“Voice Search” is a term used for both voice-enabled search to retrieve information and find phrases in audio files. The first one is also known as “Search by Voice”.
What’s Search by Voice?
Google Search Engine introduced the Search by Voice feature for the web a decade ago, but since then it’s only available for the Google Chrome browser. To use Search by Voice, a user clicks on the microphone icon, the push-to-talk button, and instead of typing the search keyword or phrase, they can dictate the keyword.
Search by Voice Adoption in Numbers
The user adoption of voice, considering the benefits such as speed, ability to multitask, and convenience, especially on small screens such as mobile phones, is not surprising. Users can speak 3 times faster than they type, and can filter for products such as “Red Women Sneakers Size 10” much easier than they touch on four different filter boxes correctly.
Search by voice application limitations
Despite the convenience of voice for mobile and web applications, voice search has gained popularity with voice assistants such as Alexa, Hey Siri and OK Google integrated into smart speakers and mobile phones. It’s mainly because these voice assistants have been the only option that offers a truly hands-free voice experience. Even the Google search engine for Chrome doesn’t support a wake word. Users need to click on the push-to-talk button.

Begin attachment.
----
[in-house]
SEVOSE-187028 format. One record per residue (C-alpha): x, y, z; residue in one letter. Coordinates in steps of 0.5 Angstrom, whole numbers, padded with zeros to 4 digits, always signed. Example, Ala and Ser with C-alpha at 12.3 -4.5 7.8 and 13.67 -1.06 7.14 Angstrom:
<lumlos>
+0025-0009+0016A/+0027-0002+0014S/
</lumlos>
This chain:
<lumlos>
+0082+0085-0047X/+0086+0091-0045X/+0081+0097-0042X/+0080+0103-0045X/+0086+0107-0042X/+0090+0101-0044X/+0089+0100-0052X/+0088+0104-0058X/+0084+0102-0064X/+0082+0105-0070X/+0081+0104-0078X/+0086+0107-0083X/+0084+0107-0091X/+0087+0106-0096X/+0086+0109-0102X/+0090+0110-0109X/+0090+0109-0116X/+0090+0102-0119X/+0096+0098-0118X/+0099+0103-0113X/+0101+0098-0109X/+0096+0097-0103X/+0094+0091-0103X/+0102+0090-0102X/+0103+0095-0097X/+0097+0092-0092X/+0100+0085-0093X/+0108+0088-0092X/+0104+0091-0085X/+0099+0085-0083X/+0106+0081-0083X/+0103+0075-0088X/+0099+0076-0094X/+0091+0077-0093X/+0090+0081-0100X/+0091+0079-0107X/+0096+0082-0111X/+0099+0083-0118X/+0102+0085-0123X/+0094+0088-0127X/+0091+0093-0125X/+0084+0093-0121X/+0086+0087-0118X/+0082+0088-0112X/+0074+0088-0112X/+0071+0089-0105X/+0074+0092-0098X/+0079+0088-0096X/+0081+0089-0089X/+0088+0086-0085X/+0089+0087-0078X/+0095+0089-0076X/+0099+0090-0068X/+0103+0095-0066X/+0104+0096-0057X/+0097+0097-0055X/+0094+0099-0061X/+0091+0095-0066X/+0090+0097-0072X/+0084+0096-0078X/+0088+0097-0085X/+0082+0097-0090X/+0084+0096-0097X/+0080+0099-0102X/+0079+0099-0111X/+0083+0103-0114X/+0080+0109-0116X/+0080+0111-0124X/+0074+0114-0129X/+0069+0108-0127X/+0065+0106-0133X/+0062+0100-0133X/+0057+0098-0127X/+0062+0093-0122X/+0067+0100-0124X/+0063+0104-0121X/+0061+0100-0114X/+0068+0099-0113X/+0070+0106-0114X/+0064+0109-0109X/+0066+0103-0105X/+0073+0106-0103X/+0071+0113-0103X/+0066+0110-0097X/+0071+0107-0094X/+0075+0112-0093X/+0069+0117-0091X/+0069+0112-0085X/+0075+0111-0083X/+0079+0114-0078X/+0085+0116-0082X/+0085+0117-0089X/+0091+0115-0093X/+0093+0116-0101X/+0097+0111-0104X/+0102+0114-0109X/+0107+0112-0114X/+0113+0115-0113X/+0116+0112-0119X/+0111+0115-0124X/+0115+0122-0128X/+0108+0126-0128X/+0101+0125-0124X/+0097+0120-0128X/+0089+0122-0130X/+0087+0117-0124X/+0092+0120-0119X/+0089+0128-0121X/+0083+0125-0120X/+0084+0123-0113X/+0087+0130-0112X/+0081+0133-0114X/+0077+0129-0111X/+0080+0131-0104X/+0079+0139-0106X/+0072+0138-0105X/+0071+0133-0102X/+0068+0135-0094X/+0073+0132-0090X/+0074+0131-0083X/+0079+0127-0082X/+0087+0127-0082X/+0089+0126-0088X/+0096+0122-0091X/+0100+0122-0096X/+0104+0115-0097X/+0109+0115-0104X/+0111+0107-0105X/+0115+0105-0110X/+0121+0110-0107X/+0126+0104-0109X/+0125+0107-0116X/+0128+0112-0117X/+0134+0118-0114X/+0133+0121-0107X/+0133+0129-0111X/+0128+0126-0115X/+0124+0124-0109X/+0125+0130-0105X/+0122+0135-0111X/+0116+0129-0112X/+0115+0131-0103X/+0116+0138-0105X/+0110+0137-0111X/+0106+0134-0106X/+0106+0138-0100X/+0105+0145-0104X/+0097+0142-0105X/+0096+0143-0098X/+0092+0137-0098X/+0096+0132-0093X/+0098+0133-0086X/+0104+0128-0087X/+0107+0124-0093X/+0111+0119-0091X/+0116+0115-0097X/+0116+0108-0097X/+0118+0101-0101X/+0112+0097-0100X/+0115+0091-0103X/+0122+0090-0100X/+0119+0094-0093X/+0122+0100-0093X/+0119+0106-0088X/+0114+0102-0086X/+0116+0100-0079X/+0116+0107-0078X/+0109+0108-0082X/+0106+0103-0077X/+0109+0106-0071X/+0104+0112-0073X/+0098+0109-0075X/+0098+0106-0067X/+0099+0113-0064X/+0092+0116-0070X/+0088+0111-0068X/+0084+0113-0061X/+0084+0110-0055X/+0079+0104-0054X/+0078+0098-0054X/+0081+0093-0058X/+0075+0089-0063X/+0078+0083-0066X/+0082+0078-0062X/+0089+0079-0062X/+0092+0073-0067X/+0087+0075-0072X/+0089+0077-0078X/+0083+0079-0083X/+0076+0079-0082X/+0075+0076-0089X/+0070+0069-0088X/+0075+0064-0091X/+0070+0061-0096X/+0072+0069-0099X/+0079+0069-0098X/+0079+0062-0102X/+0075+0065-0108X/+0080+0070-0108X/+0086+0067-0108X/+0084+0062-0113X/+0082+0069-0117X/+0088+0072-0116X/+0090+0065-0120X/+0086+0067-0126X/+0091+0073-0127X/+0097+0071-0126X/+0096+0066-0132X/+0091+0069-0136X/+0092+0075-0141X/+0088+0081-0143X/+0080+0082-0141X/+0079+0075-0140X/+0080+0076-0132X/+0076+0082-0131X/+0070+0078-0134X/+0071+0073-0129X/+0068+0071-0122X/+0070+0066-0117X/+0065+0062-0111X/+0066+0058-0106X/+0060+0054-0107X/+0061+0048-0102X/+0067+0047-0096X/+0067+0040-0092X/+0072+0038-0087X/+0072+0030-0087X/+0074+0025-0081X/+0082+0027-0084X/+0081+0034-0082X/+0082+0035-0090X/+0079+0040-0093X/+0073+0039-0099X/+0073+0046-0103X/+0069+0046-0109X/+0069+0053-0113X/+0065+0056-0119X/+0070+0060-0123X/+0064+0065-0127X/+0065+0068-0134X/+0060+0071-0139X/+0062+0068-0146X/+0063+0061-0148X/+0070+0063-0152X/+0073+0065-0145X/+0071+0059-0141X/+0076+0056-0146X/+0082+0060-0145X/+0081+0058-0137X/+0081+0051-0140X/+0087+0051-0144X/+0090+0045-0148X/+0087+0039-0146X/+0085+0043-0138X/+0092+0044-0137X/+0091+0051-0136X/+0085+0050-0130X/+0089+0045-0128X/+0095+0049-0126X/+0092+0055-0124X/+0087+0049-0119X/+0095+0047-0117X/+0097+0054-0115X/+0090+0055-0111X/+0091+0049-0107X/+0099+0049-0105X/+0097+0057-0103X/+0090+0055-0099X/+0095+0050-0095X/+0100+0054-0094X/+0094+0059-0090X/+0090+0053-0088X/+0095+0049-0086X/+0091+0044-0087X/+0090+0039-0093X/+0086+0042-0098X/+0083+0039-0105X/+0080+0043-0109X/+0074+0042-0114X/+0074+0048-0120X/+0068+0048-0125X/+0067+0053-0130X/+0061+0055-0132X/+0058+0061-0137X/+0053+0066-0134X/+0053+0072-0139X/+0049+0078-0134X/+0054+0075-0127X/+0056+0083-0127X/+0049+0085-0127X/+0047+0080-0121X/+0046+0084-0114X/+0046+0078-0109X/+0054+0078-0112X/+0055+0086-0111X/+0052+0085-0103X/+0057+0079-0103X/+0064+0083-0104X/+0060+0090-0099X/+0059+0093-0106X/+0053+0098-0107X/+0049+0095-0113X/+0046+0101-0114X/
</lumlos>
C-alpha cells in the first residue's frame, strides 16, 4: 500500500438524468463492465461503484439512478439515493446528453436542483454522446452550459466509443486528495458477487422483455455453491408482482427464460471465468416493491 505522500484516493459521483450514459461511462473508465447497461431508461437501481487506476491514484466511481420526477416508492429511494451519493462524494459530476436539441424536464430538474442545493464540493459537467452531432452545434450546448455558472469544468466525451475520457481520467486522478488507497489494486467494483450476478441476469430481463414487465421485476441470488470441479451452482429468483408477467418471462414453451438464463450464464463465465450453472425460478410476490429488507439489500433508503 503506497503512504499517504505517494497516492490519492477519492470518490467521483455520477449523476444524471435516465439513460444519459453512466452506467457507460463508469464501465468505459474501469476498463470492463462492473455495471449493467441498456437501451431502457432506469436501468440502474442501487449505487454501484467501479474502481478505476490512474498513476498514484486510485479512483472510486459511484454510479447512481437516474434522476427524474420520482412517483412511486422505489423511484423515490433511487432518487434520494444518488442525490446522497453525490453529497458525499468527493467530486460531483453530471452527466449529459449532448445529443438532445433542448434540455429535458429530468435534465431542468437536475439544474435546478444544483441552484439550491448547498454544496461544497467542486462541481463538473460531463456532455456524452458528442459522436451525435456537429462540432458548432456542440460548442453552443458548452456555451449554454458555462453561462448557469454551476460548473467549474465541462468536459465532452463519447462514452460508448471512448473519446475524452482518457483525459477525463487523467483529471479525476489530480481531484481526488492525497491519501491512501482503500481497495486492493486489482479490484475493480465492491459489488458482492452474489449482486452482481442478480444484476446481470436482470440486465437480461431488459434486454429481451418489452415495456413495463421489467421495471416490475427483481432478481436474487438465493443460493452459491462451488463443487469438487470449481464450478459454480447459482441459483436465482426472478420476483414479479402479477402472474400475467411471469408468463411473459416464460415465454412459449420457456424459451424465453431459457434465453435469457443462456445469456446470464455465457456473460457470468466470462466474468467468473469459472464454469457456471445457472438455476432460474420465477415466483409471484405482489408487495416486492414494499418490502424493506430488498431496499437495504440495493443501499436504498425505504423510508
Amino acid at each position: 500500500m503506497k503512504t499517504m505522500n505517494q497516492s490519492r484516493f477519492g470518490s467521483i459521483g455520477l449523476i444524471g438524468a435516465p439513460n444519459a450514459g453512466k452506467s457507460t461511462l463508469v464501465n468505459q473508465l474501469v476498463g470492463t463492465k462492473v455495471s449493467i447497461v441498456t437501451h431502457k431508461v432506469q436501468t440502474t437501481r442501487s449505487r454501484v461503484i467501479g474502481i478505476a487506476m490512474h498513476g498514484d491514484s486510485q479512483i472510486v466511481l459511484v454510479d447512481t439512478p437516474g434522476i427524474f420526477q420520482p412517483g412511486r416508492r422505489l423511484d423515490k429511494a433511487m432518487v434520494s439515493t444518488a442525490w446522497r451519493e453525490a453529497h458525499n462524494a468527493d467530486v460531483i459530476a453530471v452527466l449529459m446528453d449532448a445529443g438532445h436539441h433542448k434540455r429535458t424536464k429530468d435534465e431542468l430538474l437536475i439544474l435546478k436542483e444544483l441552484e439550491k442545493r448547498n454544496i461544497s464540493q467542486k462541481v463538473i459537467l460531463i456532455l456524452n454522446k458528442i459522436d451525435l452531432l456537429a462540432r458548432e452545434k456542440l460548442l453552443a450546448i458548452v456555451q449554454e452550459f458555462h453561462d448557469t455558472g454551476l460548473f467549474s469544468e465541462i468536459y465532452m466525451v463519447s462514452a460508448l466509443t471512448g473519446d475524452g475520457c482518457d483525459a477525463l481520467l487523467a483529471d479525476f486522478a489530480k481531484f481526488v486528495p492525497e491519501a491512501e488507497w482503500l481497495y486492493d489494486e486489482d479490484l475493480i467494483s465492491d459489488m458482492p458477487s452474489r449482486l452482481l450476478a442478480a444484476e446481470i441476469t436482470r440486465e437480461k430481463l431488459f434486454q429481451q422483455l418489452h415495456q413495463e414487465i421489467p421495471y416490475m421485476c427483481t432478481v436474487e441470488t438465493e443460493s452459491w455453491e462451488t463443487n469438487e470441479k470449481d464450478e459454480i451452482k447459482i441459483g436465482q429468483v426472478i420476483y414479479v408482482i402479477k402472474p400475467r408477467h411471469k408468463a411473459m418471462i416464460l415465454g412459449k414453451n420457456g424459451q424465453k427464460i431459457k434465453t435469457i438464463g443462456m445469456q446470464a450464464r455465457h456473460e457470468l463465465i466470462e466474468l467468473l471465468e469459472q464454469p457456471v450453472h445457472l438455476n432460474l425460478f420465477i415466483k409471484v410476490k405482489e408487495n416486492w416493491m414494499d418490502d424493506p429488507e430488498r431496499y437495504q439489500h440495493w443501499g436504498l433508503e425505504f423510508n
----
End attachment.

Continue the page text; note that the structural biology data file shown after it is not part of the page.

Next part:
For example, to perform a Google voice search on the Chrome browser, you have to open a new tab, click on the Search by Voice icon and then utter what you’re looking for: “weather in Vancouver”. With this Voice AI Browser Extension demo Picovoice shows that Search by Voice can be truly hands-free.
Some solutions that offer hold-to-talk buttons, which require users to hold the button throughout the search query or input, make it even less convenient, especially when you think of a salesperson adding notes on CRM while going to another meeting.
Search by voice support limitations
Another limitation, that hinders the adoption of voice search on the web and mobile applications, is limited platform support. It makes developers’ lives difficult and requires enterprises to allocate more resources to voice projects. A user may access a web or mobile application through Chrome, Safari, Firefox, Android or iOS, and expects the same experience. However, adding voice to these different platforms requires the use of multiple SDKs or APIs, hence more developer time.
Picovoice Angular, React, Vue SDKs for web and Android, Flutter, iOS and React Native SDKs for mobile enable developers to build voice products with their favourite SDKs and shorten time-to-market significantly.